Agile transformation is a lot like this. When first starting out on this path many things feel alien or even wrong – all your reflexes are the wrong way around. Then you start to make progress and see results, but your transformation is still in a fragile state. You are consciously agile, but in stressful situations you or your organization might resort to old behavior. Considerable willpower and awareness of your own behavior and patterns will see you through, or help you get back on the horse should you fall off.

Continue to learn consciously, and you can reach a level where the new pattern becomes the new normal. You have adopted a new habit. At this point you are able to unconsciously follow the new pattern. It has become sustainable. In the case of a large scale agile transformation this may take years. But this is not the end state. Truly agile organizations are never done learning: you have to stay nimble. Even in a sustainable agile situation, an organization must strive to keep learning and improving consciously, while being unconsciously competent.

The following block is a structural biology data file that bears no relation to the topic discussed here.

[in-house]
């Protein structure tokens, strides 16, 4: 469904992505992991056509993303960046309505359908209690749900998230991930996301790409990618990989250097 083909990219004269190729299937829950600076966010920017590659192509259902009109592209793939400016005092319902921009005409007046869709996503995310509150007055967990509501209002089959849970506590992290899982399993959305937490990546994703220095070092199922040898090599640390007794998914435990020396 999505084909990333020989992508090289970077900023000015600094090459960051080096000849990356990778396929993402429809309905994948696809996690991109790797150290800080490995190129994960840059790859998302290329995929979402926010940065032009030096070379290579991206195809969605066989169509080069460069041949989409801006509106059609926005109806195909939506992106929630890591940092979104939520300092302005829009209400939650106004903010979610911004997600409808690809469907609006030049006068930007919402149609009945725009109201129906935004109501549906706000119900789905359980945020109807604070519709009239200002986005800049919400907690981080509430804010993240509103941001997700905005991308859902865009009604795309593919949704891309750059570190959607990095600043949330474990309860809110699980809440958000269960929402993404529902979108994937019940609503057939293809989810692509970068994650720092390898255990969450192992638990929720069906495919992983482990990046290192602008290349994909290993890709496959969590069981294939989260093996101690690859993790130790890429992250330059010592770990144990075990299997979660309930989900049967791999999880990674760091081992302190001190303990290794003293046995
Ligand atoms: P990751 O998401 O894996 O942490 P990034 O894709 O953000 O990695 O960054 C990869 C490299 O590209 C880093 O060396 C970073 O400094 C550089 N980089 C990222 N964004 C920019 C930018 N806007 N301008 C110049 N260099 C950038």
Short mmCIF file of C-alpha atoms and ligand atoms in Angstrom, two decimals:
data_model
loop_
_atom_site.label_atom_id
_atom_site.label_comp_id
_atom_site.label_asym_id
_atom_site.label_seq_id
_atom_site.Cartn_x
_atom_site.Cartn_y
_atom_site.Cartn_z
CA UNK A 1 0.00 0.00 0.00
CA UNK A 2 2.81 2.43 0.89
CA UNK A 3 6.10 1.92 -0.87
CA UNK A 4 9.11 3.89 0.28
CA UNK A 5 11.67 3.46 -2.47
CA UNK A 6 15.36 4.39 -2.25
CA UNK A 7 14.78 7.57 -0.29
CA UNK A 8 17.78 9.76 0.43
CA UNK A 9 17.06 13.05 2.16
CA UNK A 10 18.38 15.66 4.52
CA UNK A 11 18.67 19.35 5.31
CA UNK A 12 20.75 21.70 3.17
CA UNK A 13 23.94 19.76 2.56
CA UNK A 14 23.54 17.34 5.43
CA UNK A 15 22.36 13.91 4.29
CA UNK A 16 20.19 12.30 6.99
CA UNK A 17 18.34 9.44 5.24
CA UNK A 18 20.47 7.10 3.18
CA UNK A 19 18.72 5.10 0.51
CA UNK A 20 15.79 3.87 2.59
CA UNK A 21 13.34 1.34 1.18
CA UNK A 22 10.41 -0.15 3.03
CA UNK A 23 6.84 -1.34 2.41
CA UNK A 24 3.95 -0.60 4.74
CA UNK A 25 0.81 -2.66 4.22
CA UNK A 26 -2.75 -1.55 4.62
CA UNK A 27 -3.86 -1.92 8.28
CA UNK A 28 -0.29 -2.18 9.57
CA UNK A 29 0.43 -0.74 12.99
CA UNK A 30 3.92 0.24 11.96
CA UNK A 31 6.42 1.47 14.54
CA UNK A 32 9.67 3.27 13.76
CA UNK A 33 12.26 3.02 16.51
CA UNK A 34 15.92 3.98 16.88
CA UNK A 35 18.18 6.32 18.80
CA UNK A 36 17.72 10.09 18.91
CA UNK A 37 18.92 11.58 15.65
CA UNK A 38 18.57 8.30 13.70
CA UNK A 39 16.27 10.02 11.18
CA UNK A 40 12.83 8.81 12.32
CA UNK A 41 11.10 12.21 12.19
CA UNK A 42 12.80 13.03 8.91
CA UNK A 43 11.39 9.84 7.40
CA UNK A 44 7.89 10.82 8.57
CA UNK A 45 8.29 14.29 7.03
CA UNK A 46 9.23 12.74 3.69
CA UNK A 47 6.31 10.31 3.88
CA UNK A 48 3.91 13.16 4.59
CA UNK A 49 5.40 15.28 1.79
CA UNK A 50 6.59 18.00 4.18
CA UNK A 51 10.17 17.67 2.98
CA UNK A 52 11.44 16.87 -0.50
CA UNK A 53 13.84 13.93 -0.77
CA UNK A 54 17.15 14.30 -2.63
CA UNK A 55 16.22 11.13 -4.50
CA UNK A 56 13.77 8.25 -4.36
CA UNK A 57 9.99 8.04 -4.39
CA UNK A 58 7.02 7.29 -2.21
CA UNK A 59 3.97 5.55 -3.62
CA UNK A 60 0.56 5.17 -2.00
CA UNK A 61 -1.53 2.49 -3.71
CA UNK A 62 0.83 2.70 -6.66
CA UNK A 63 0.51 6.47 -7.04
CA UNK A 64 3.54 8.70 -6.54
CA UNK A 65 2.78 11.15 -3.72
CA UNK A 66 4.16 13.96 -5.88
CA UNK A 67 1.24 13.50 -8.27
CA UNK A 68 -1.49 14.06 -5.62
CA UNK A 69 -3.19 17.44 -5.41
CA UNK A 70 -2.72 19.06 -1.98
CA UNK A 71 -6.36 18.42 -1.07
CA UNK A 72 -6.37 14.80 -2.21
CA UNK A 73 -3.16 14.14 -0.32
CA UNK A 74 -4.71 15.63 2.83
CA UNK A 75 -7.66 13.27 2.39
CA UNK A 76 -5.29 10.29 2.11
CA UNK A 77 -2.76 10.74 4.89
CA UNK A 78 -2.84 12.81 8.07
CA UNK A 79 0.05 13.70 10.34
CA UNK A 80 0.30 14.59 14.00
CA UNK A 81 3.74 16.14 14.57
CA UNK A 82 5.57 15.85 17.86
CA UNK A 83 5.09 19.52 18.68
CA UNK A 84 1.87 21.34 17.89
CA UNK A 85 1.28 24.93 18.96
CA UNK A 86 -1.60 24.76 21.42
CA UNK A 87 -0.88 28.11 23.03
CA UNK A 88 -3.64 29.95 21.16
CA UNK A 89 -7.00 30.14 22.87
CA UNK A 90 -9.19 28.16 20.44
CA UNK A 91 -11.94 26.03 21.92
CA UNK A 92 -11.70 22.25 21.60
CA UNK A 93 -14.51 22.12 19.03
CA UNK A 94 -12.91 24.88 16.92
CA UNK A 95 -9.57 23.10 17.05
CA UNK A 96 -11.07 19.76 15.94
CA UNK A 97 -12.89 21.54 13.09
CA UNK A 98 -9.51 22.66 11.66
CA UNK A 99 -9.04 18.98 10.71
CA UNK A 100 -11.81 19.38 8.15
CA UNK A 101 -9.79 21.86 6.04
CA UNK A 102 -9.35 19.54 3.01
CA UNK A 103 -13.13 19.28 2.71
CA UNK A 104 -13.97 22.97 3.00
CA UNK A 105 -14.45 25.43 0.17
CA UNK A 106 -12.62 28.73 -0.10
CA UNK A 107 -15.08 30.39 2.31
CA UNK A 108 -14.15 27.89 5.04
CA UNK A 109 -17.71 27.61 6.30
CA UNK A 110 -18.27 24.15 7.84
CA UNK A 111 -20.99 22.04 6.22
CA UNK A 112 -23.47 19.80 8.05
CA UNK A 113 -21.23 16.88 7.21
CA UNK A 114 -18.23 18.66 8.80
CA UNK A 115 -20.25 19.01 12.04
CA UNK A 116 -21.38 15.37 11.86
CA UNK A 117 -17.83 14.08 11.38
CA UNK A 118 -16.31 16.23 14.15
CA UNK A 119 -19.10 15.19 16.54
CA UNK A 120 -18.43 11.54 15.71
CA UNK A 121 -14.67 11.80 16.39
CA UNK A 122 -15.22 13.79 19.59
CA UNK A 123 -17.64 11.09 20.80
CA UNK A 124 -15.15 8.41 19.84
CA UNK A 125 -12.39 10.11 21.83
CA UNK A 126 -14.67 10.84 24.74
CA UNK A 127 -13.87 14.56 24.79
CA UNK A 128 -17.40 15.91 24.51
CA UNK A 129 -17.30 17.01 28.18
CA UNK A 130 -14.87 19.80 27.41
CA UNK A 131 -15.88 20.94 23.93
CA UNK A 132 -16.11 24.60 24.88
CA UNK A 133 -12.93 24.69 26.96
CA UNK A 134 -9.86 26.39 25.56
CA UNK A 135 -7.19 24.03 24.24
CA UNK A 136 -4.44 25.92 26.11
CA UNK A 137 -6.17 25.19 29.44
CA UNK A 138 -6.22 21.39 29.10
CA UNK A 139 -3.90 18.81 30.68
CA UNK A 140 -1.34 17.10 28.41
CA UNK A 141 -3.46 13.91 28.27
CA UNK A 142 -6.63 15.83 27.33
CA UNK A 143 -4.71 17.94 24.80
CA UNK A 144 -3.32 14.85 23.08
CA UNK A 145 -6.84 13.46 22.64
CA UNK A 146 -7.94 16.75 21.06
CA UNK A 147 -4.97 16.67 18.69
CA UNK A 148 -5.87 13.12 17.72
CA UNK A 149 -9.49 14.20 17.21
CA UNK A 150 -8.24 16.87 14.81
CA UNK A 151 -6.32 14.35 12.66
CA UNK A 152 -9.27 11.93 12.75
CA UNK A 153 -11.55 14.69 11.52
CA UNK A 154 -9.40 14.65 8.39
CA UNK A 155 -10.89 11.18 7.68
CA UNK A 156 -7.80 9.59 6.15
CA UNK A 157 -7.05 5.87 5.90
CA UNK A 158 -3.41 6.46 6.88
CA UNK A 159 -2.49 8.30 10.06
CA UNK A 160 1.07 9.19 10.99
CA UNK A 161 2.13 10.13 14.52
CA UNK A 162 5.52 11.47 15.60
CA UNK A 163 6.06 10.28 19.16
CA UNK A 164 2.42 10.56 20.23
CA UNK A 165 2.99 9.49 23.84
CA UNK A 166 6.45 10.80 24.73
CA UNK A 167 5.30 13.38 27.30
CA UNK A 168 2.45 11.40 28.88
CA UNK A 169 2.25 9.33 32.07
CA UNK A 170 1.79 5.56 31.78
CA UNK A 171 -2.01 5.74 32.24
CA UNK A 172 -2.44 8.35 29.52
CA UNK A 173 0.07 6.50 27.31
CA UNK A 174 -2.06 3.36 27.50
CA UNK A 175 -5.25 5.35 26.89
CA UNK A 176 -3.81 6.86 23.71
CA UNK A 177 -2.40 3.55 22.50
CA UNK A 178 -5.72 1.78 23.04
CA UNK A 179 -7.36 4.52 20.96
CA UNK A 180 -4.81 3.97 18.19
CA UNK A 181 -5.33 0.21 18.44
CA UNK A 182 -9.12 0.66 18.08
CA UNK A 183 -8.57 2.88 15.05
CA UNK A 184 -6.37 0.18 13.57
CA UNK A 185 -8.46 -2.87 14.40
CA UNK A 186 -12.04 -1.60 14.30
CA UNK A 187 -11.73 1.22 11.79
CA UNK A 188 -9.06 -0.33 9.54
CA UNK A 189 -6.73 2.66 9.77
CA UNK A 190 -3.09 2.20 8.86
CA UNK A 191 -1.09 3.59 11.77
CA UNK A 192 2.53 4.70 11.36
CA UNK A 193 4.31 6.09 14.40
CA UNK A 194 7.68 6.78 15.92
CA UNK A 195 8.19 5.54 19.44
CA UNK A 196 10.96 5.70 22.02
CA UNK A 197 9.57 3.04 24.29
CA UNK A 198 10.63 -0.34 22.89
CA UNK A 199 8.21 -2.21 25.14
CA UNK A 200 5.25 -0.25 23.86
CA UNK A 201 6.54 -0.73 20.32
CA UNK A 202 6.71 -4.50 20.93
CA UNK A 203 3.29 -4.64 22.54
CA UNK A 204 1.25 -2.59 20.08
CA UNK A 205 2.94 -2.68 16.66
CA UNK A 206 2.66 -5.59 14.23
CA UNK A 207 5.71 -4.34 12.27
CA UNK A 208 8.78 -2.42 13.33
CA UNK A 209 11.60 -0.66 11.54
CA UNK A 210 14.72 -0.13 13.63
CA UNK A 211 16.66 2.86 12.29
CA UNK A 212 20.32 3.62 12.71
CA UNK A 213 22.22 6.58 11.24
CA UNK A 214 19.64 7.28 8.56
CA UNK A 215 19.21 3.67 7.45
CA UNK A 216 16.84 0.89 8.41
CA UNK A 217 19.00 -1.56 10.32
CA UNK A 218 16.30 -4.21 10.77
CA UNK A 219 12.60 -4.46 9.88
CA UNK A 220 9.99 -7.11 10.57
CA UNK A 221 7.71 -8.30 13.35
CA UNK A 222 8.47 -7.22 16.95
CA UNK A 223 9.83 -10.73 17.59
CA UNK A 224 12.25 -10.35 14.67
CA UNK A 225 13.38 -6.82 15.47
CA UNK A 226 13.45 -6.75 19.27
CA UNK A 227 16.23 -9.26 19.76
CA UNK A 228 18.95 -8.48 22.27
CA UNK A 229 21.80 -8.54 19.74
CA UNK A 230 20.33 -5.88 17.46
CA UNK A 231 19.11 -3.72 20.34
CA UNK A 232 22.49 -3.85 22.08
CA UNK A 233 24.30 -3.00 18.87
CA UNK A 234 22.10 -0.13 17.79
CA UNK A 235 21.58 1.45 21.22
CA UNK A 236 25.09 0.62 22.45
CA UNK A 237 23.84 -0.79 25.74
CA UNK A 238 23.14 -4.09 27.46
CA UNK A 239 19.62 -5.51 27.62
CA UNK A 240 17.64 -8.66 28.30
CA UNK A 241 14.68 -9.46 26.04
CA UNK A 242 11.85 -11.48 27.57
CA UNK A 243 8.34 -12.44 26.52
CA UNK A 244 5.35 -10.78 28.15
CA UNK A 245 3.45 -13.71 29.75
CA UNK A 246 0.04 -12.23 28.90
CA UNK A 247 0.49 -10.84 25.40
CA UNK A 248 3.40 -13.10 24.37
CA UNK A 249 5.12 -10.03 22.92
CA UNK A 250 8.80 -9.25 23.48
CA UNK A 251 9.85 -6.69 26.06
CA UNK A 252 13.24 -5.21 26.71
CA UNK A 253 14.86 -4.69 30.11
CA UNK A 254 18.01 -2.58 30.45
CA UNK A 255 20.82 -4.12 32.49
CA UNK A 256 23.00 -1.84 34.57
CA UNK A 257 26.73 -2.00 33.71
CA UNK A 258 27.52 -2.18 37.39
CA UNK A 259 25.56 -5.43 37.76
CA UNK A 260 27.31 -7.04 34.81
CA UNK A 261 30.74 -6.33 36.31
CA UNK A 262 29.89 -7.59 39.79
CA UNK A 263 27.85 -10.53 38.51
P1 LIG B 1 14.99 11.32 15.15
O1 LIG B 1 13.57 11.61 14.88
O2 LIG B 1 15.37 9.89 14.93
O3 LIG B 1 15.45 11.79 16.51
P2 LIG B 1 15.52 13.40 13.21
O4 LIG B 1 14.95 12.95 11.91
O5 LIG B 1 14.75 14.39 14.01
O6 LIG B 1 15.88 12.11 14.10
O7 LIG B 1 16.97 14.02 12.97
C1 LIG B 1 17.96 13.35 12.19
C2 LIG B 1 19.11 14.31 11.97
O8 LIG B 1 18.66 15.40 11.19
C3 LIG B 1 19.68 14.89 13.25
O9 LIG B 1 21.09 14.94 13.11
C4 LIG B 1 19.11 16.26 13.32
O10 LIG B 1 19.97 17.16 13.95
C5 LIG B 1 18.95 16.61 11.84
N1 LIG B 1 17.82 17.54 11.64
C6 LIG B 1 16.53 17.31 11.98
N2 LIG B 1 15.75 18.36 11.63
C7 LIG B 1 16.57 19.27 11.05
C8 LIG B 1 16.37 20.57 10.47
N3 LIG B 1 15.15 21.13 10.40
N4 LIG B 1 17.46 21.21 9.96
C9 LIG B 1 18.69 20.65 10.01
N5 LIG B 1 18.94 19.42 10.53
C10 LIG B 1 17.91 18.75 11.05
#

Agile transformation requires learning and adopting new patterns and unlearning old ones. Crucially it requires sticking to these new habits even in times of stress to make the transformation sustainable.

Organizational plasticity

How long it takes to sustainably adopt a new (agile) pattern depends greatly on the current state of an organization. There is another story of note in that video. It also shows Destin’s son going through the same learning process at a much quicker pace than Destin did. In Destin’s words ‘A child has more neural plasticity than an adult’.